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Adfail, For Men

December 17, 2010
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Ah, the run-up to Christmas. The season when advertising gets even more inane than usual, as every company turns up its metaphorical volume in the hope of catching consumers’ attention amidst the shiny things and flashing lights. Every last little pointless item is dressed up in its best hoping to catch the unwary shopper off their guard.

This is in theory the season of giving, meaning that companies have to pay at least lipservice to the idea that their customers are buying X product not for themselves but for someone else. However, it’s a lot easier psychologically to justify blowing money on a present for somebody else if you yourself will directly benefit as well, and so advertisers aim squarely for the “present for them but also for me!” reflex.

Usually this means marketing something aimed at one half of a (heterosexual, nearly always) couple via its (assumed) benefit to the other one.* Hence the million and one adverts for gadgets intended for dudes that are marketed to women with the promise of keeping men quiet or out of the way; an awful lot of lingerie ads; and crap like IGN’s Gamer Girl Gift Guide, which contains no actual games (protip: those are usually what people self-identified as gamers are most interested in.)

Today’s adfail was one for Nivea For Men, which in its tone of overdone, slightly desperate emphasis on how-manly-it-totally-is always feels to me like it should be voiced by that guy who narrated the Powerthirst videos.**

Nivea For Men comes in a slightly boxier, snazzier, chrome-and-blue package than plain old Nivea but which is otherwise the same so far as I can tell. The advert showed two packets of Nivea For Men – that’s two packets of Nivea For Men, not one packet of Nivea For Men and one of Nivea Not For Men; this will be important later – under a sprig of mistletoe, nestled over one another in what I guess is the closest you can get to representing a kiss when the participants are small foil sachets.

This charming tableau was accompanied by the imperative to “Make your man more kissable this Christmas!” and, underneath in smaller letters “1.8 million women already have!” (I’m pretty sure the number was 1.8 million, though I’m not entirely certain. A pretty large number, anyway, with no immediately legible explanation of how they arrived at it.)

I find the set of assumptions at work in this ad fascinating, in a vaguely depressing kind of way. Firstly, there’s the sheer incongruity of marketing a product that is For Men, that has For Men in its very title and emblazoned on it in big letters so you can be reassured at every turn that it is For Men and shore up your teetering masculinity,*** to women.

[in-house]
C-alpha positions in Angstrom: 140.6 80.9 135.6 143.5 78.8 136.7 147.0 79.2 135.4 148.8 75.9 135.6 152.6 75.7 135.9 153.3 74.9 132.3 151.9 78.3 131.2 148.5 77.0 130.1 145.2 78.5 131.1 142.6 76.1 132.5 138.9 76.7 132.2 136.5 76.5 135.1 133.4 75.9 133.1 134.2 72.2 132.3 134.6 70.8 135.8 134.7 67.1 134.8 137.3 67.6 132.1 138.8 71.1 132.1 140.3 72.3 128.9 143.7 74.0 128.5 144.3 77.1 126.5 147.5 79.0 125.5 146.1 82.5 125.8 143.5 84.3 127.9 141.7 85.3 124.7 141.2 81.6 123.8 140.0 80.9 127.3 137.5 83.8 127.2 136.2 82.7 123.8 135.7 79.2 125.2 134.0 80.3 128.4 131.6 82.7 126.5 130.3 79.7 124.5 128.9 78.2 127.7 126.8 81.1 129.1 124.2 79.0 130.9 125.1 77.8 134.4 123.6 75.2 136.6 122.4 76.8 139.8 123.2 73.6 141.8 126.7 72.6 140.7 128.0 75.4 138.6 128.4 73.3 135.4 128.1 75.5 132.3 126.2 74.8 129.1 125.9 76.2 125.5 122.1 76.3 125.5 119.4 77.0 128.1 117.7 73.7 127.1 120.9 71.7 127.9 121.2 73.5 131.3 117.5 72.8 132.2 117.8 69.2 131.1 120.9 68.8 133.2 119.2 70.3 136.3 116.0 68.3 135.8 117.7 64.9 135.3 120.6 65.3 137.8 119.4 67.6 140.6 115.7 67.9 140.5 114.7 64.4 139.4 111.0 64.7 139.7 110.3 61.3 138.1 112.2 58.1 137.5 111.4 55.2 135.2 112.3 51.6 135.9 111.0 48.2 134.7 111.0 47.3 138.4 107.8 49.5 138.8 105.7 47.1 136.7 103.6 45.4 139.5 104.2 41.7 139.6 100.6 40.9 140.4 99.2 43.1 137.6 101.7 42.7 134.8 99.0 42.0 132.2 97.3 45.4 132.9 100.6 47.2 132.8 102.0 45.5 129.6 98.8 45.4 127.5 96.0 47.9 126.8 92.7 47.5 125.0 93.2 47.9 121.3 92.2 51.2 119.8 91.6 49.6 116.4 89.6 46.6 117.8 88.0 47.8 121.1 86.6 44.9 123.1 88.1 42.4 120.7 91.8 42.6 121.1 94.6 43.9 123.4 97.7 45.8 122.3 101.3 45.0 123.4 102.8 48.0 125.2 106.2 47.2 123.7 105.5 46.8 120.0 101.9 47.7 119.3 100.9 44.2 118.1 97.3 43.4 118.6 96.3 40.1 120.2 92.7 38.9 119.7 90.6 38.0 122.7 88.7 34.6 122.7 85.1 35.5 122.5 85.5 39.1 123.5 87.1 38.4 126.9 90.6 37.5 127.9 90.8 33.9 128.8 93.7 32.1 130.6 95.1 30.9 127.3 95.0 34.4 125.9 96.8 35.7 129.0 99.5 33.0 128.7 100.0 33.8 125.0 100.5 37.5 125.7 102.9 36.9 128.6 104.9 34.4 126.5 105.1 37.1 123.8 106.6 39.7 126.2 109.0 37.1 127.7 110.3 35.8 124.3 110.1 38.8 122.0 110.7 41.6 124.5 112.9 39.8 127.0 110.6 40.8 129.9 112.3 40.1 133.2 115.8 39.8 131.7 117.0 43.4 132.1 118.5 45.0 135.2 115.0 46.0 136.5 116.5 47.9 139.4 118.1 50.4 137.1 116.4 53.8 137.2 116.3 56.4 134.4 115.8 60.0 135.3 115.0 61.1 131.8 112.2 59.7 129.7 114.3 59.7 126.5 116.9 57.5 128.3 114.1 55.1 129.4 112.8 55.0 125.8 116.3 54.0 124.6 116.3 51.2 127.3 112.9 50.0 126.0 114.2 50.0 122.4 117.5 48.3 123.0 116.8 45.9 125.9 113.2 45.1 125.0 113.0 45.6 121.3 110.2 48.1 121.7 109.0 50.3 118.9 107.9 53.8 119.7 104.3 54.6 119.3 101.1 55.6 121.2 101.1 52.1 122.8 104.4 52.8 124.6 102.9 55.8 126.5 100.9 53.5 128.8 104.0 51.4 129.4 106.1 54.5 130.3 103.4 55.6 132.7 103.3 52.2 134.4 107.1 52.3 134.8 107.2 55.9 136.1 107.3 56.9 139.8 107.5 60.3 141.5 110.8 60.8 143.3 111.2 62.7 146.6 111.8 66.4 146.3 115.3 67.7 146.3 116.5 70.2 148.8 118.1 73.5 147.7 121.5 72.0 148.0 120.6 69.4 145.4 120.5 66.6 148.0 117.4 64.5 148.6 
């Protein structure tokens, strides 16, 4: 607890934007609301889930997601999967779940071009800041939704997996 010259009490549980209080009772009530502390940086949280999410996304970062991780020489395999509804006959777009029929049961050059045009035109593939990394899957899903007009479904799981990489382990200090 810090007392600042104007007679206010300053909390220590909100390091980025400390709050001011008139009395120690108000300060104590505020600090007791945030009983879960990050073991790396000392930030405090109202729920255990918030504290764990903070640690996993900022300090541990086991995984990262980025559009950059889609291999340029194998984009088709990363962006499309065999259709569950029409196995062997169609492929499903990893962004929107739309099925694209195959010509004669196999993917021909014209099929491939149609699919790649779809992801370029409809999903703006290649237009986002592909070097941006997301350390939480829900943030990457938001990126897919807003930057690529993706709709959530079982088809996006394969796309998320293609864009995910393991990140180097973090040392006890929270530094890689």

Secondly, there’s an interesting disconnect between the way this is phrased and the way that Nivea For Men’s Advertising To Men goes; moisturising and grooming products for men are notorious for trying to make moisturising sound more manly – the latest euphemism I’ve personally come across is “face protector”. Really. Yet here the moisturiser is clearly being sold as, well, moisturiser: ‘more kissable’ in this context surely implies softer skin. (At least, it’s the only factor in the kissing process I can imagine a moisturising cream improving; I seriously doubt that applying goop to one’s jawline will cure halitosis, inexperience or lack of interest.) So there’s that.

Then there’s the underscored heteronormativity of the whole thing. Adverts conveniently forgetting the existence of gay relationships are pretty much par for the course, but in this specific case it gave me pause, because cosmetic and grooming products are one of the few arenas where advertisers do tend to at least nod to the gay market: the stereotype of the pampered, style-obsessed gay guy is alive and well. It would have been easy to hit exactly the same buttons in this advert without the insistence on the heterosexuality of it all, most obviously by leaving out the word ‘women’ and leaving it as 1.8 million unspecified people who kiss men.

With the advert so emphatically straight, it tickled me that – as mentioned above – both the little Nivea sachets under the sprig of mistletoe were of Nivea For Men. Oops.

*

*Though you do occasionally get toys advertised with the implication that the parents will be the ones having most of the fun. Speaking as someone whose parents enjoyed building enormous Lego spaceships and intricate, multi-level, lounge-floor-spanning Brio tracks at least as much as we did, there is truth in this.

**Nivea! The facial moisturiser for MEN! MENSTRUISER!

***I remain gobsmacked as to how much of the advertising directed at men is just plain insulting, predicated on the assumptions that men are any or all of a) stupid, b) childish, c) incapable of handling any fragile object or complex task without breaking it, d) slobbering sex-crazed simpletons, or e) so insecure in their masculinity that mere proximity to something vaguely feminine can damage it beyond repair.

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4 Comments leave one →
  1. Xémuç Guiri permalink
    December 17, 2010 3:15 am

    I bet some low-level advertising genius did make it Men kissing Not Men, but then the client said, “We’re trying to sell Nivea for Men here, why did you put the other product there?” “But it’s…” “But me no buts, you’re always pulling shit like this.” Or maybe I’ve been watching too much *Mad Men* and my brain now thinks all ad writers are misunderstood geniuses held down by their stupid clients, instead of the scum of the earth as I previously thought.

    Nivea for Men is just Nivea, I guarantee it. And I’ve been using women’s deodorant for two years, ever since I realised that Lynx smells like desperate teenage boy and no one thinks men want a deodorant that doesn’t stain your clothes. But plenty of brands have Unperfumed Antiperspirant for Men and Unperfumed Antiperspirant for Women, lined up right there on the shelf, as if it’s not the same stuff in both cans.